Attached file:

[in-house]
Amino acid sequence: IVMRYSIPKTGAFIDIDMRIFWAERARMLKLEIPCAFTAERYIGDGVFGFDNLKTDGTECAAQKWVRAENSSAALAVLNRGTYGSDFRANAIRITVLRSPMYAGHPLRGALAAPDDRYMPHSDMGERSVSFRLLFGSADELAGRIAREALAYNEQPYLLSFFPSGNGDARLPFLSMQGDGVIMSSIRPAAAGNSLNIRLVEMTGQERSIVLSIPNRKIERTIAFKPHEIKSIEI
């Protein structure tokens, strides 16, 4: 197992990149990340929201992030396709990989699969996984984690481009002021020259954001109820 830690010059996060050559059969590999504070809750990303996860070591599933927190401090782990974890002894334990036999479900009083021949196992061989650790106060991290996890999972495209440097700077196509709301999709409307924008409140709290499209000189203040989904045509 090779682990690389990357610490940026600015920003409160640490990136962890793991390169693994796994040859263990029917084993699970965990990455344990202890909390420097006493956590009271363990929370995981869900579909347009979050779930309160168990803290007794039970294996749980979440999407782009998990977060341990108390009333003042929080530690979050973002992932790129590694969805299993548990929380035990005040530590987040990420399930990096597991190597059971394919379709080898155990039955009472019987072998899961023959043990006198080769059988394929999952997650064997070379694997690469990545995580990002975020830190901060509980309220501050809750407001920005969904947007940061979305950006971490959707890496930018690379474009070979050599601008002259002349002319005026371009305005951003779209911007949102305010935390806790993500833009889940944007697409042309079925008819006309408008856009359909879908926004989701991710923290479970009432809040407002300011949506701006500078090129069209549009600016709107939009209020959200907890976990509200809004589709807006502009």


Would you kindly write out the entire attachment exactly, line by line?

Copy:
[in-house]
Amino acid sequence: IVMRYSIPKTGAFIDIDMRIFWAERARMLKLEIPCAFTAERYIGDGVFGFDNLKTDGTECAAQKWVRAENSSAALAVLNRGTYGSDFRANAIRITVLRSPMYAGHPLRGALAAPDDRYMPHSDMGERSVSFRLLFGSADELAGRIAREALAYNEQPYLLSFFPSGNGDARLPFLSMQGDGVIMSSIRPAAAGNSLNIRLVEMTGQERSIVLSIPNRKIERTIAFKPHEIKSIEI
């Protein structure tokens, strides 16, 4: 197992990149990340929201992030396709990989699969996984984690481009002021020259954001109820 830690010059996060050559059969590999504070809750990303996860070591599933927190401090782990974890002894334990036999479900009083021949196992061989650790106060991290996890999972495209440097700077196509709301999709409307924008409140709290499209000189203040989904045509 090779682990690389990357610490940026600015920003409160640490990136962890793991390169693994796994040859263990029917084993699970965990990455344990202890909390420097006493956590009271363990929370995981869900579909347009979050779930309160168990803290007794039970294996749980979440999407782009998990977060341990108390009333003042929080530690979050973002992932790129590694969805299993548990929380035990005040530590987040990420399930990096597991190597059971394919379709080898155990039955009472019987072998899961023959043990006198080769059988394929999952997650064997070379694997690469990545995580990002975020830190901060509980309220501050809750407001920005969904947007940061979305950006971490959707890496930018690379474009070979050599601008002259002349002319005026371009305005951003779209911007949102305010935390806790993500833009889940944007697409042309079925008819006309408008856009359909879908926004989701991710923290479970009432809040407002300011949506701006500078090129069209549009600016709107939009209020959200907890976990509200809004589709807006502009």